Creating writing through cross-curriculum instruction George Darras Walter Hall Elementary League City, Texas July 12, 2004
Supportive Research • William R. Higginson The Haiku Handbook: How to Write, Share, and Teach Haiku. The primary purpose of reading and writing haiku is sharingmoments of our lives that have moved us, pieces of experience and perception that we offer or receive as gifts. At the deepest level, this is the one great purpose of all art, and especially of literature.
Supportive Research • Claudia Dybdahl Teaching Reading Through Poetry Some readers immediately love to read poetry, but for many a love of poetry is developed. In helping students develop an appreciation and understanding of poetry, there are two fundamental principles to keep in mind. First, poetry must be read aloud. Second, poetry should be enjoyed.
Types of Poetry Diamante Poem Limerick Cinquain If I Were …… Poems Concrete Poems Five-Senses Poems Poems for Two Voices Preposition Poems
Poetry Diamante Poem – This is a seven-line contrast poem written in the shape of a diamond. Limerick – This is a form of light verse that uses rhyme and rhythm. The rhyme scheme is a-a-b-b-a. Cinquain – This is a five line poem containing 22 syllables. The lines of syllables are 2-4-6-8-2. 1st line subject, 2nd line describes, 3rd line shows action, 4th line express feeling or observation, 5th line describing or renaming subject If I Were ….. Poems – The poet writes about how they would feel and what they would do if they were something else. Concrete Poems – These are created through artful arrangements of words on the paper. Five-Senses Poems – Students write about a topic using their five senses. These poems are five lines long, one for each sense. Poems for Two Voices – This poem is written in two columns, side by side, and are read together by two readers. Preposition Poems – Each line of the poem begins with a preposition.
Tadpoles Adjective adjective ing ing ing ing ing ing Adjective Adjective Frogs Diamante Poem
Limerick In the ocean lived a huge shark. This big bad dude’s name was Clark. Everyone around him would say. That sooner or later it would be his last day. Then one day, he choked on a piece of bark. Cinquain Seashell Big, small, long, round Laying, hoping, waiting Going in and out with the tide Now found
If I Were …. Poem If I were a shark I would swim around in the sea Then no one would be the boss of me Concrete Poems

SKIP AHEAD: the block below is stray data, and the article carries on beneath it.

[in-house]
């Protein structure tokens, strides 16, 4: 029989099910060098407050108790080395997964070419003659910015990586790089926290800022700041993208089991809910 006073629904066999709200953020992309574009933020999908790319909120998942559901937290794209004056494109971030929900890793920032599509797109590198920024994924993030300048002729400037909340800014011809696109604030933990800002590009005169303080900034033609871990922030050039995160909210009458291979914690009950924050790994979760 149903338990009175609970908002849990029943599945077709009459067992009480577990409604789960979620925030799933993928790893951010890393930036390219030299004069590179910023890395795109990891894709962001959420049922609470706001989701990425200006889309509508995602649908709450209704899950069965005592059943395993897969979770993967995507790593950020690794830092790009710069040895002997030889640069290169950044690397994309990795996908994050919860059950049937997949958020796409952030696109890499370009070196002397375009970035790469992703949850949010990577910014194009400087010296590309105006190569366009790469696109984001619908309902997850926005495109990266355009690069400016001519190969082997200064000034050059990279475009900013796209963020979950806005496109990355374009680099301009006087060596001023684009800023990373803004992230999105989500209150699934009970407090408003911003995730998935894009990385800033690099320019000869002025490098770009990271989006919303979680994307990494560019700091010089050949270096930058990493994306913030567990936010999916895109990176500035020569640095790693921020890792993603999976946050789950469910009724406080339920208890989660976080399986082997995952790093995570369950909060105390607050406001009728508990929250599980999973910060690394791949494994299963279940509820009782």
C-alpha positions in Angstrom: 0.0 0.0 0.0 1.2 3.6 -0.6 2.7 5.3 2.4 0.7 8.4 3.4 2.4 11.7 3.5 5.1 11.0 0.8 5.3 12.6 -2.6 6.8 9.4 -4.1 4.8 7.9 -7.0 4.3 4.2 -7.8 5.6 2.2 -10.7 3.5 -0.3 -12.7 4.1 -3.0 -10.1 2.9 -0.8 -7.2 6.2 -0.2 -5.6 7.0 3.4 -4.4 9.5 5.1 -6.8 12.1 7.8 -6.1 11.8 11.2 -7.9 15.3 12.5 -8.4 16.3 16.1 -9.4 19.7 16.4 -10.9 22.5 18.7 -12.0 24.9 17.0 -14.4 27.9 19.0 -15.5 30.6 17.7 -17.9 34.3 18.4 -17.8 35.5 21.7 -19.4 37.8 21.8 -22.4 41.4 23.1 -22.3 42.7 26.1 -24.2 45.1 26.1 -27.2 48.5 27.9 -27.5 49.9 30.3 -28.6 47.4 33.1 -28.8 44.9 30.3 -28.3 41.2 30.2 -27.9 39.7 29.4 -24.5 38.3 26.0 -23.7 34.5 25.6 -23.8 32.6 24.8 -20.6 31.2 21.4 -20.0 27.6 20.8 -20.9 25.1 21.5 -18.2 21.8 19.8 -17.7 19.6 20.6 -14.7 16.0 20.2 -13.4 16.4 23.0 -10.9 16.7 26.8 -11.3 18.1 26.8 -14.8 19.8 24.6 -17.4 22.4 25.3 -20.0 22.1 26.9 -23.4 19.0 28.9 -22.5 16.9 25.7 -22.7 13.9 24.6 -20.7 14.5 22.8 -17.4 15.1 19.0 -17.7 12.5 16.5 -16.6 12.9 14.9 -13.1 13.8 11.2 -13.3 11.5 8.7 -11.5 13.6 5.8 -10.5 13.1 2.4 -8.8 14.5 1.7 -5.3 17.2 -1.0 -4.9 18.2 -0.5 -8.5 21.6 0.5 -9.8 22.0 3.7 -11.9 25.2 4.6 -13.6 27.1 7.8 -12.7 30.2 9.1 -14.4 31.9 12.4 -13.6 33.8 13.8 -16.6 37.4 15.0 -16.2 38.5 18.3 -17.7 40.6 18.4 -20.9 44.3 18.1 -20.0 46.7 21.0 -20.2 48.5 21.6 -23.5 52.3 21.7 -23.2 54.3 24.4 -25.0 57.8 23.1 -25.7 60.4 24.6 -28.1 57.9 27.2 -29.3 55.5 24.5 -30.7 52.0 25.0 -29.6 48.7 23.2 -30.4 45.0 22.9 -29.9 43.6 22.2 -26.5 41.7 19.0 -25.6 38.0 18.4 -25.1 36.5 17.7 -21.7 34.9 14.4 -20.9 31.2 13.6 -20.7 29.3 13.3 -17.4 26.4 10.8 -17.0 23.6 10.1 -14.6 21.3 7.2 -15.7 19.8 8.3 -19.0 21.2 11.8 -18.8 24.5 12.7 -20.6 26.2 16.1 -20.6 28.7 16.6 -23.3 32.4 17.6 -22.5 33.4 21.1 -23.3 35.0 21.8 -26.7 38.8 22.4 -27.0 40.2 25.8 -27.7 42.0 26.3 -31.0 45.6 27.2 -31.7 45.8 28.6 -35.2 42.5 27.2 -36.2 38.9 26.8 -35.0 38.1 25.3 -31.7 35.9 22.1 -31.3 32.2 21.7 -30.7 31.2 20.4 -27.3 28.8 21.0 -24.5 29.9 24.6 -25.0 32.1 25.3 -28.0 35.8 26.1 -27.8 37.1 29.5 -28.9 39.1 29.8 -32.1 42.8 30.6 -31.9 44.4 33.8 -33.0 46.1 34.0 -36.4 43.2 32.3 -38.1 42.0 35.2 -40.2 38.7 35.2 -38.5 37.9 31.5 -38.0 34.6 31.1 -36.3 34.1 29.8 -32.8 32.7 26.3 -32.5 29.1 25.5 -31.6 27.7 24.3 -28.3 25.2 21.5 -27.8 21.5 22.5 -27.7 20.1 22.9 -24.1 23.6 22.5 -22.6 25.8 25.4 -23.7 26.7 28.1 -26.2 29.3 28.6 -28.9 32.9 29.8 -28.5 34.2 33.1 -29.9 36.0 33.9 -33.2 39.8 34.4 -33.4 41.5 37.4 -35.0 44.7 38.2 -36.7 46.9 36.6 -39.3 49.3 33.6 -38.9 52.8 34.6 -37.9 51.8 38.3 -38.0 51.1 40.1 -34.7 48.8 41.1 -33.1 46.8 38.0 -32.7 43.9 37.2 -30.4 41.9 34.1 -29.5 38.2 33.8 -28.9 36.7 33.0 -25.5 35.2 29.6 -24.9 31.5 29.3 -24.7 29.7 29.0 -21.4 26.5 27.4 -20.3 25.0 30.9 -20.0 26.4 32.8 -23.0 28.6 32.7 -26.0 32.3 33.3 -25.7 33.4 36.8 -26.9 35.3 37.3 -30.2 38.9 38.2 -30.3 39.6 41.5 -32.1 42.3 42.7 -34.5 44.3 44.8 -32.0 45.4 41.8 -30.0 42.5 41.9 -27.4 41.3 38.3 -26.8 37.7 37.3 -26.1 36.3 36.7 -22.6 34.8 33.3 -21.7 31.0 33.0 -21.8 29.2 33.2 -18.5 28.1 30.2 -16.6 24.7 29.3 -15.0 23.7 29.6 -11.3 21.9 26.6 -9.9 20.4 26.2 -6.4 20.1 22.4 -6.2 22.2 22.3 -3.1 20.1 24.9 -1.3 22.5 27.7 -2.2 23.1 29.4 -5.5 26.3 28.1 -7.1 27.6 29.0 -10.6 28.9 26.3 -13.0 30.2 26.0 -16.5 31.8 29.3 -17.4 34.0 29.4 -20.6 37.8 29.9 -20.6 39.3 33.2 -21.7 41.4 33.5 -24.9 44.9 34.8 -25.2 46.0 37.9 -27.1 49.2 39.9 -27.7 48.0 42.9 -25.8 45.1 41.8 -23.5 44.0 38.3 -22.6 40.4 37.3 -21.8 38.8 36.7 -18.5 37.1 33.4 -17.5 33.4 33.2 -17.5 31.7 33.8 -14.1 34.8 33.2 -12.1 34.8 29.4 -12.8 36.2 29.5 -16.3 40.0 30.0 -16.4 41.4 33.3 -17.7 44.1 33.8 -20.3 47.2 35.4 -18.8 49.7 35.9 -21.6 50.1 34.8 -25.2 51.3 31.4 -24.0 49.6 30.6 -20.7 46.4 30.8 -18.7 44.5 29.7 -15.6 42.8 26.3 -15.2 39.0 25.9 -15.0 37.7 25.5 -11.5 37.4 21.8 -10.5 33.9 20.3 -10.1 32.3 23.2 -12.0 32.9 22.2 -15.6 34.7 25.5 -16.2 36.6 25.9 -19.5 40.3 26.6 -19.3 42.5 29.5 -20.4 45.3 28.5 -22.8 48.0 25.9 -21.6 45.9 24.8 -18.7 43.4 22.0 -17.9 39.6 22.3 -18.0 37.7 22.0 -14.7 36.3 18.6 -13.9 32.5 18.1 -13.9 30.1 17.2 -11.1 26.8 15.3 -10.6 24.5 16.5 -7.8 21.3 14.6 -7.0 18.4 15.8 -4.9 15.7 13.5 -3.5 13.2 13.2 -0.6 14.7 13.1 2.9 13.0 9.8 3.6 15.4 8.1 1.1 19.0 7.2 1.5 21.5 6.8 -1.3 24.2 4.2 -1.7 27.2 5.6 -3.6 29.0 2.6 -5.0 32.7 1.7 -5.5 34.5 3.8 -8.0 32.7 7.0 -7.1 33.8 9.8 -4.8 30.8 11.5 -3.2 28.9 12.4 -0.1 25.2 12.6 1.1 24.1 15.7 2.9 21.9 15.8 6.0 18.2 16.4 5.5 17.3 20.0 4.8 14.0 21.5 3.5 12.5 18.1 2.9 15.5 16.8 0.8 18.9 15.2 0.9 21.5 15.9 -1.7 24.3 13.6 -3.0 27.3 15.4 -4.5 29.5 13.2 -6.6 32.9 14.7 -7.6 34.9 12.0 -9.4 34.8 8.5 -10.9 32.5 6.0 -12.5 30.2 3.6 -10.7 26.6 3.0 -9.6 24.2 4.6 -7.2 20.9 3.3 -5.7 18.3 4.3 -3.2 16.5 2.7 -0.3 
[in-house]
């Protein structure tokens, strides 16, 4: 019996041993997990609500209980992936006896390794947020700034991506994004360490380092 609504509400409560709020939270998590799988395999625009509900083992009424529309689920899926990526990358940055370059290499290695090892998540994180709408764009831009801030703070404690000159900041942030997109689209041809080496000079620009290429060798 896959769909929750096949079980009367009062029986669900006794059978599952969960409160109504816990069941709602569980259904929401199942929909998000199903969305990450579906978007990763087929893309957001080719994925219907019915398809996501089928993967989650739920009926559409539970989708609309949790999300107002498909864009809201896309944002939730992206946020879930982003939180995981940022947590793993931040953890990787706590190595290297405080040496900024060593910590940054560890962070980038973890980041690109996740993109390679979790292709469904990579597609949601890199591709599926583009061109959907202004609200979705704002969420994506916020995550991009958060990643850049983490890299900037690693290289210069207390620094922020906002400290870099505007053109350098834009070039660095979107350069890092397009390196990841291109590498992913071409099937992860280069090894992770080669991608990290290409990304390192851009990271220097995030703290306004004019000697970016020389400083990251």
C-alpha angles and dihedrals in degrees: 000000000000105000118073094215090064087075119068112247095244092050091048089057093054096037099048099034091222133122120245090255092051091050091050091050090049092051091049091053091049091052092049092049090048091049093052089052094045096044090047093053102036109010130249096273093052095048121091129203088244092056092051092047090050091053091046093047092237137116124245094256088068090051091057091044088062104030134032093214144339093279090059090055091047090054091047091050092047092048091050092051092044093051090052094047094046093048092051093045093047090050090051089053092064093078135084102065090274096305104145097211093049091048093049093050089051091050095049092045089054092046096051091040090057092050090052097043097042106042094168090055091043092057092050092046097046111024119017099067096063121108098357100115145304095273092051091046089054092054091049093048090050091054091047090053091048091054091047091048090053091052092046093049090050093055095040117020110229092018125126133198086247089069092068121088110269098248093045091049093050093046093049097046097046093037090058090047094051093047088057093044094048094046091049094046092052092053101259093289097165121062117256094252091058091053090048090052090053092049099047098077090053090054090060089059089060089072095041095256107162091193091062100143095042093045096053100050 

Modeling Poems • Students can model poems composed by adult poets. As they write poems, students use what they have learned in their own poetry. The biggest misconception by students is that poems have to rhyme. It is important that teachers develop a concept of poetry that displays the variety of poems. This can happen by incorporating minilessons at the beginning of each poetic unit and as part of the poetic writing activities.
Writing what you know • I learned about the Sea Cucumber. I also learned about the Sea Biscuit. • My diorama had a lot of sharks in it. Sharks have gills on both sides of their body. They have scales everywhere on their bodies. Sharks have a lot of sharp teeth. Sharks cannot stop swimming or they will die because they cannot get water past their gills.
Using Voice in Writing • A vent can be anywhere on the ocean floor. I went swimming by one of the vents. A snake frightened me. The vent exploded in the ocean. My brother got stuck in the vent. • When I was in the pet store I saw a baby shark. He was only $30 dollars. I bought a Whipper Shark. He spins and hits fish to get his food.
Water Music: Poems for Children by Jane Yolen, Jason Stemple How to Cross a Pond : Poems About Water by MARILYN SINGER Salting the Ocean : 100 Poems by Young Poets by Naomi Shihab Nye Splash! Poems of Our Watery World by Constance Levy, David Soman Swimmer by Shelley Gill Rainbow Fish & Friends; A Fish Story by Marcus Phster I Wonder If Sea Cows Give Milk and other neat facts about unusual animals by Annabelle Donati A Safe Home for Manatees by Priscilla Belz Jenkins Fish by Christopher Nicholas The Earth is Mostly Ocean by Allan Fowler Face-to-Face; Sharks by Scholastic Water by Susan Canizares, Pamela Chanko A Fish out of Water by Helen Palmer 101 Questions about the Seashore by Sy Barlowe Friendly Dolphins by Allan Fowler It Could still be Coral by Allan Fowler Ocean Hunters by Kris Hirschmann Starfish by Edith Thacher Hurd Beluga Pass by Linda Lingeman Books on the ocean